Former Texas dealer fails in bid to overturn U.S. money laundering sentence
A suburban Dallas ex-dealer has failed to overturn his 188-month prison term in a money laundering conspiracy that enabled drug dealers, pimps and other criminals to pay cash for luxury vehicles without reporting the transactions to the IRS.
The May 18 decision by a U.S. magistrate means Richard Arledge, the former owner and operator of Richard Arledge Suzuki and president of Expressway Financial Inc., in Hickory Creek, Texas, must continue to serve his full sentence. Expressway Financial was the dealership’s financing and leasing arm, according to court documents.
A jury convicted Arledge and Expressway Financial sales manager Steve Ham in 2010. Thirteen other defendants, including ex-dealership employees and customers, pleaded guilty in the case.
According to trial testimony, Expressway Financial, Arledge’s finance arm, acquired brands outside Arledge’s franchise and sold them for cash from January 2006 through August 2009. As Ham’s legal papers put it: “For a fee, Arledge would venture outside the realm of Suzuki cars and into the spot market for high-end (new and used) sports cars, such as a Maserati or a Bentley.”
Paper bags, pillow cases
Prosecutors said in a brief: “Bentleys, Aston Martins, Mercedes and Maseratis all changed hands at the dealership in exchange for hundreds of thousands of dollars and agreements not to reveal the source or nature of the financial transactions to federal authorities.” Some customers brought cash in paper bags and pillowcases.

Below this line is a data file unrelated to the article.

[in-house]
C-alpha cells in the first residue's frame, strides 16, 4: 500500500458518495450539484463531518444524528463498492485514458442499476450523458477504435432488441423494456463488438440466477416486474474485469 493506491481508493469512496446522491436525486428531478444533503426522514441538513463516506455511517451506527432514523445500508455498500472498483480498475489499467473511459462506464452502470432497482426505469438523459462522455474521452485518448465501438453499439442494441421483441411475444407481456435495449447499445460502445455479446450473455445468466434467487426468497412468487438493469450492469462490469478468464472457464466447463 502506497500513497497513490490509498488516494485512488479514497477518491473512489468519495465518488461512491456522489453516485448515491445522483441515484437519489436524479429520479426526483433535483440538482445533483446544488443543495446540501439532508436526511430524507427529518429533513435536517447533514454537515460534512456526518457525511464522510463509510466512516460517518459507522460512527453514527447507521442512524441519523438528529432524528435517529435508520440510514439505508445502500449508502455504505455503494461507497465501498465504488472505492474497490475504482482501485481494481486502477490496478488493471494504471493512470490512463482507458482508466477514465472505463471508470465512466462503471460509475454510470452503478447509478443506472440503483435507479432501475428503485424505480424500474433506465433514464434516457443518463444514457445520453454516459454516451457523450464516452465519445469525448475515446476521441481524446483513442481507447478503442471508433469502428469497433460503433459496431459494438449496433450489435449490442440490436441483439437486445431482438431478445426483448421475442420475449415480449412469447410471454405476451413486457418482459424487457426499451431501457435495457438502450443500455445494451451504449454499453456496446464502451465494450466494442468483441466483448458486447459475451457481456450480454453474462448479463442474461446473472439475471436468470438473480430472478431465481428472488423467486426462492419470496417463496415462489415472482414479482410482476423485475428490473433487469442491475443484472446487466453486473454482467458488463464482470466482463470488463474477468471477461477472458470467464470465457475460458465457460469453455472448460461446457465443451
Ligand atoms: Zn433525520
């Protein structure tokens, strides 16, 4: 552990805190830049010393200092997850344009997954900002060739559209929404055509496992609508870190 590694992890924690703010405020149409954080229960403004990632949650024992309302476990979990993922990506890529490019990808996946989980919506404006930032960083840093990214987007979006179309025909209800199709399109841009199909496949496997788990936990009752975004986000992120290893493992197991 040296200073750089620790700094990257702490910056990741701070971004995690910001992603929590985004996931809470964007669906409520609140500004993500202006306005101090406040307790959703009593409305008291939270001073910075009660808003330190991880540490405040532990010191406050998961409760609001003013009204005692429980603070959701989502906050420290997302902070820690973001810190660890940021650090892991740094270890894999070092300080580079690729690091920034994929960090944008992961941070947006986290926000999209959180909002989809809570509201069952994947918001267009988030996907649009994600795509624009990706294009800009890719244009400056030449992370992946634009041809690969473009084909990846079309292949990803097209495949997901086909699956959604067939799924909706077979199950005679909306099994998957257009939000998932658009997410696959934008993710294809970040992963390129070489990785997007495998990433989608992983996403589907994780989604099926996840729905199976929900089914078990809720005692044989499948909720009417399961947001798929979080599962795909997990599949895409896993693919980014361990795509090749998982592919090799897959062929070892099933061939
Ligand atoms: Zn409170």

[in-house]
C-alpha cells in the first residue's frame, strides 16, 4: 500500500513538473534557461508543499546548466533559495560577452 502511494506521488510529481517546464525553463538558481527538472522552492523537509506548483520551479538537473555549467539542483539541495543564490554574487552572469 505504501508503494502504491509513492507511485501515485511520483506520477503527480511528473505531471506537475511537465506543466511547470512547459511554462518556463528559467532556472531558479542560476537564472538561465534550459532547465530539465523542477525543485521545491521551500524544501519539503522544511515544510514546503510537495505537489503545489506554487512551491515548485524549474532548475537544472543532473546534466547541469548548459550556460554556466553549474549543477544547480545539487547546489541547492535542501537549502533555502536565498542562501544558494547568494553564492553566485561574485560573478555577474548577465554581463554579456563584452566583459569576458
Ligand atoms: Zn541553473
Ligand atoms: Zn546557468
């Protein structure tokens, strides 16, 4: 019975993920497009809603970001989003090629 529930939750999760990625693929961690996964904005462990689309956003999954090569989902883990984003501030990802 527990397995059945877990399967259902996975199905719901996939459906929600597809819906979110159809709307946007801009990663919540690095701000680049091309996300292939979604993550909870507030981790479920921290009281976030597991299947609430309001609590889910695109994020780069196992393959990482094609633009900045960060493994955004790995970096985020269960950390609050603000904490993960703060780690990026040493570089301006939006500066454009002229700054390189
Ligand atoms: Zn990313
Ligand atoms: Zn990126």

For example, the criminal indictment showed Arledge sold a 2005 Maserati Quattroporte and a 2006 Aston Martin to a drug dealer who paid $213,756 in cash, “which represented proceeds from the distribution of controlled substances.” Another customer bought a $145,675 2006 Aston Martin DB9 Volante with a $25,000 cash down payment “which represented proceeds from financial crimes.”
Rejecting Arledge’s bid for freedom this month, U.S. Magistrate Judge Don Bush, in Plano, wrote: “Cars were titled in the name of friends and relatives to conceal true ownership. Purchases were disguised as leases to allow the dealership to claim cars that were seized by law enforcement.
“Some purchasers smelled strongly of marijuana. Employees noticed that these unusual purchasers seemed to have traveled great distances to purchase cars from Arledge and they did not fit the general demographics of the population in the area around the dealership.”
One ex-employee, who was a paid informant cooperating with authorities, testified that Arledge ordered him to “convert large amounts of cash into cashier’s checks to be used as down payments for some criminal customers. This allowed the dealership to avoid having to report large cash transactions to the IRS in the name of the criminal.”
Arledge’s original appeal was unsuccessful, and the U.S. Supreme Court refused to hear the case.
In the new ruling, Bush refused to vacate or set aside the sentence on the grounds that prosecutors violated Arledge’s constitutional rights and used “false statements and misrepresented evidence.”
Bush found no basis for the claim that lawyers who represented him at trial and sentencing were ineffective for not challenging a search warrant for his office or prosecutors’ use of allegedly perjured testimony.
Arledge, who represented himself, is at the low-security Seagoville Federal Correctional Institution in Texas. Ham, described by prosecutors as Arledge’s “right-hand man,” received a 16-month sentence and has been released, Bureau of Prison records show.